1999 Ontario Highway 401 crash

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The September 3, 1999, Ontario Highway 401 crash, was a multiple-vehicle collision that resulted from dense fog conditions on a section of Ontario Highway 401 between Windsor and Tilbury. There were 87 vehicles involved in the pile-up in both directions of the divided highway, killing eight people and injuring a further 45.

The crash, which was the most infamous in a slew of fatal crashes on the highway between Windsor and Chatham during the 1990s, led to significant improvements to that section.

Background

The section of Highway 401 between Windsor and London was constructed in stages in the 1950s and 1960s. It was an asphalt-paved highway carrying two lanes of traffic in each direction. Although parts of the highway had been constructed with several deliberate curves to reduce driver inattention, a 32-kilometre (20 mi) stretch west of Tilbury was built following straight concession lines to minimize damage to the surrounding agricultural areas.[1] The two carriageways were separated by a grass median, which was particularly narrow between Windsor and Tilbury as that section was the first built in 1955.[2] That section of the highway also had soft gravel shoulders as per the original design.[3]

The straight road and flat, agricultural landscape were said to cause highway hypnosis and driver fatigue. The narrow grass median proved little obstacle in stopping vehicles from travelling into the opposing traffic carriageway, leading to several head-on collisions. The soft shoulders were also a factor in some crashes, where drivers who veered into the shoulder immediately over-corrected which often led to spin-outs and rollovers. Between Windsor and London, the Canadian Automobile Association (CAA) had dubbed a 40-mile stretch as "Carnage Alley"; four were killed in 1997 and three died in 1998.[4] In 1999 from March to September, 15 people had been killed and over 60 injured in 10 crashes between Windsor and Chatham-Kent, with the upcoming September 3 pile-up raising the death toll to 22 by the end of the year.[4][5]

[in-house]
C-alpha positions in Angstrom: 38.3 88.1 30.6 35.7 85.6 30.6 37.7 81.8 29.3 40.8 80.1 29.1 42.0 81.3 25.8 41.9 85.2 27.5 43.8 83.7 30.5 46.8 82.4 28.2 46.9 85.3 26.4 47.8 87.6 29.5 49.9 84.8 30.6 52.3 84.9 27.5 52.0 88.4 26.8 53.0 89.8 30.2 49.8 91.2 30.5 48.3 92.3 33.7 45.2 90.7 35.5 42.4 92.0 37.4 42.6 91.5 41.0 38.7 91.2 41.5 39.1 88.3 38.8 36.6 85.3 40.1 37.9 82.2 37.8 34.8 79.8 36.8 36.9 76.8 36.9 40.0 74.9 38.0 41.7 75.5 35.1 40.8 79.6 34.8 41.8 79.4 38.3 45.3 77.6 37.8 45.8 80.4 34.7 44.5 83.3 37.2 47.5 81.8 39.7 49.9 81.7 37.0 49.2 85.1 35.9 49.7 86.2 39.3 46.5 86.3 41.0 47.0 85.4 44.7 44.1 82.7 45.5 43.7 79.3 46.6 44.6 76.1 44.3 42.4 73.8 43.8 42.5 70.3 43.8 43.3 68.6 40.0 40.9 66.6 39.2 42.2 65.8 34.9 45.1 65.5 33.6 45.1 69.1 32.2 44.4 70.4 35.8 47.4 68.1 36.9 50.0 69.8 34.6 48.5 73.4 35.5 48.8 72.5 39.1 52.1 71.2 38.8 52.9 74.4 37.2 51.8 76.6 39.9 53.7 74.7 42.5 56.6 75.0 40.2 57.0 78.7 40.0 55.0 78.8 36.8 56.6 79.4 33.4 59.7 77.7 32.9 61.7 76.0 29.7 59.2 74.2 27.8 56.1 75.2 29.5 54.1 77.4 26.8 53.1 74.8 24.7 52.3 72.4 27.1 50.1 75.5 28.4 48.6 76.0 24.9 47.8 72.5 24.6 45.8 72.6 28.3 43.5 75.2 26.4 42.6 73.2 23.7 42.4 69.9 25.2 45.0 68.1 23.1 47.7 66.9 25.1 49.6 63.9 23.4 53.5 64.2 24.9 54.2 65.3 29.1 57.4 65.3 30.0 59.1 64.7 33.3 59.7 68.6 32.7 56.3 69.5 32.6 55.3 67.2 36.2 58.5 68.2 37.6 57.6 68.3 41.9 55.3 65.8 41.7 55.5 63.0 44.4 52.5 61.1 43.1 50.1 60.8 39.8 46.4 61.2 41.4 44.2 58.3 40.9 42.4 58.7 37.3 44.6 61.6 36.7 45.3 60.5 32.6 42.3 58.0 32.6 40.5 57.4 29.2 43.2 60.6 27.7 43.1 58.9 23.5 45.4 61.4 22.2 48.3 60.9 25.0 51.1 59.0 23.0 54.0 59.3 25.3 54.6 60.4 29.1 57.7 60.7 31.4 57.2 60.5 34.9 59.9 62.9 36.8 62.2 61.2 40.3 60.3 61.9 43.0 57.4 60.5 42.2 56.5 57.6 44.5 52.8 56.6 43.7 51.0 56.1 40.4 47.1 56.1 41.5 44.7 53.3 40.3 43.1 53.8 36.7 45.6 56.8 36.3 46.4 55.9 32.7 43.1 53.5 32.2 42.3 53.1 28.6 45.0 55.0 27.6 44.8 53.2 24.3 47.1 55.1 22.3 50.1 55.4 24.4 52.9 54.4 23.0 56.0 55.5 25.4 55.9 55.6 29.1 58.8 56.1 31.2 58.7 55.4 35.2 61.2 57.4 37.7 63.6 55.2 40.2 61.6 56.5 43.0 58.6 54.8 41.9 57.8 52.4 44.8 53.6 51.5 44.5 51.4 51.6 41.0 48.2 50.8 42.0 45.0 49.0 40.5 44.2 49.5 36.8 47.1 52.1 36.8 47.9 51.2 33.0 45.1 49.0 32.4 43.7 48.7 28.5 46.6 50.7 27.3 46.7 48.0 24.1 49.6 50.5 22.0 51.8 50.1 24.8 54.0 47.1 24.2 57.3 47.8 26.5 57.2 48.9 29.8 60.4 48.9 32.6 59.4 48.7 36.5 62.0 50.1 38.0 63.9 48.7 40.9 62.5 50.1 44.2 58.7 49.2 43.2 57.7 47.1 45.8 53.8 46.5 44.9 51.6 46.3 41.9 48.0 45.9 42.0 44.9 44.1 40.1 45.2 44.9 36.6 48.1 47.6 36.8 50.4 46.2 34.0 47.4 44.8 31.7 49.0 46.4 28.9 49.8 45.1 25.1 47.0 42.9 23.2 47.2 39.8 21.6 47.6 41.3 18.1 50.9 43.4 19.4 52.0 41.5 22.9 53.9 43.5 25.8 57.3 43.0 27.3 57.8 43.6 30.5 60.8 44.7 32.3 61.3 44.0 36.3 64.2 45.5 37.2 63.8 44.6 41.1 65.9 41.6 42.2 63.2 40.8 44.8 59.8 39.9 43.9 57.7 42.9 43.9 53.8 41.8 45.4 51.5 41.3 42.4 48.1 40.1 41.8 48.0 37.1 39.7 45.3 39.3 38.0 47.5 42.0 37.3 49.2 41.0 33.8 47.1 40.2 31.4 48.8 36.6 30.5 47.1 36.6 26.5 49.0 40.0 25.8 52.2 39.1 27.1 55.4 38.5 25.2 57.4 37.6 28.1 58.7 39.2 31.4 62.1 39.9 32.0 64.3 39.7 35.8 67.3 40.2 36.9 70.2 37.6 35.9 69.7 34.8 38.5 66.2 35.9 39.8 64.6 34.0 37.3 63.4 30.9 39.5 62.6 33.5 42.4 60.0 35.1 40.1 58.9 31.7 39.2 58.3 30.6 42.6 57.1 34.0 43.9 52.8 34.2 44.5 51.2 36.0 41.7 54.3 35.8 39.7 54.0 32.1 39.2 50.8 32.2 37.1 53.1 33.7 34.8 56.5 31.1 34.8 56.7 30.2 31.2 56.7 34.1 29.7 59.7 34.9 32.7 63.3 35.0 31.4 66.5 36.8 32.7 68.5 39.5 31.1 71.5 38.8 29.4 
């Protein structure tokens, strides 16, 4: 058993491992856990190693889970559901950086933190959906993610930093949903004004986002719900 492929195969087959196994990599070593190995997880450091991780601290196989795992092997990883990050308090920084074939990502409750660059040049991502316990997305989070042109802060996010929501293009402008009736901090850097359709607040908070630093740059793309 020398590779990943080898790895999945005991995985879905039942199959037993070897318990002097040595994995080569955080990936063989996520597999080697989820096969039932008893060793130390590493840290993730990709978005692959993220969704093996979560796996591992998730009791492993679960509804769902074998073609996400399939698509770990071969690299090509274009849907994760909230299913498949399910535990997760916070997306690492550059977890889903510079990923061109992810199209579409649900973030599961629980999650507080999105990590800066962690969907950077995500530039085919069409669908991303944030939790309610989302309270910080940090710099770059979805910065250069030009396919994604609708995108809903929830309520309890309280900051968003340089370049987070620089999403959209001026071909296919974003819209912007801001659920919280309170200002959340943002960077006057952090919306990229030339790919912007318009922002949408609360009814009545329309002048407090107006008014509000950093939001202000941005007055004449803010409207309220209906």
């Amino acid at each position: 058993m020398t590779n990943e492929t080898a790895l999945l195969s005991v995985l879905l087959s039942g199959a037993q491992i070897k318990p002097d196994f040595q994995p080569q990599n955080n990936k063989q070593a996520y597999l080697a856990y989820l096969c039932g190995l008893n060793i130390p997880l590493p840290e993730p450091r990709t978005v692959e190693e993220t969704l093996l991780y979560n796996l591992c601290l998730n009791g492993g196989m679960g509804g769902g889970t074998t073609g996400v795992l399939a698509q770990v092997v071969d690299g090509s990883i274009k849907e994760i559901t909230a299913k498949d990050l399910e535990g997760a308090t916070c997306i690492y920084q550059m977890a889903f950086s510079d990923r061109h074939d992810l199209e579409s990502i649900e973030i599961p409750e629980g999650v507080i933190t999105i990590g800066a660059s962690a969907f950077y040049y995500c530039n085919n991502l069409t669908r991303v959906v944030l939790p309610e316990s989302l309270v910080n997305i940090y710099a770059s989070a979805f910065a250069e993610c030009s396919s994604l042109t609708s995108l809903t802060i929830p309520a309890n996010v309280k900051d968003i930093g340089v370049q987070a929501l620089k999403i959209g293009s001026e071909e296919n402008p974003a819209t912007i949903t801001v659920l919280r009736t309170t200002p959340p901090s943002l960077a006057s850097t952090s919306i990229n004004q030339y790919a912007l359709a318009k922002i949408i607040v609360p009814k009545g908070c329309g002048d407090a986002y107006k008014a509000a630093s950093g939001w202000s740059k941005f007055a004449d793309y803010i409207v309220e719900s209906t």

Days before the crash in 1999, Ontario Minister of Transportation, David Turnbull, had travelled the portion of highway and called it "pleasant to drive".[6]

Pile-up on September 3

"Ontario Highway 401 viewed from high above travels into the distance from the bottom-right to the top-left. The Manning Road overpass crosses the highway near the bottom of the image. The surroundings are entirely agricultural. On the highway, several dozen vehicles are piled into each other. The middle of the large pileup is smoking."
The 87-vehicle pile up on September 3, 1999

On the morning of Friday, September 3, 1999, a malfunction at the Windsor Airport Observation Station failed to detect foggy conditions, and no fog warnings were issued. The malfunction was not discovered until later.[7] Around 8:00 am near the Manning Road overpass, a tractor-trailer entered a very dense fog patch and slowed suddenly, causing a following tractor-trailer to jack-knife.[8] Reports indicated that the fog reduced visibility to less than 1 metre (3.3 ft).[9] The initial crash set off a chain reaction of five further separate collisions, as other drivers unable to see the obstruction continued into the dense fog, colliding with crashed vehicles for several minutes.[4] 87 vehicles were involved, many burnt and destroyed. Many people were injured in their vehicles or struck as they attempted to flee the pile-up. Seven people died at the scene and one more died later in hospital; 45 people were injured.[4] The September 3 pile-up would occur 16 kilometers west of the stretch that the CAA had labelled as "Carnage Alley". There were collisions in both directions at that segment of Highway 401, although no vehicles crossed the highway's median.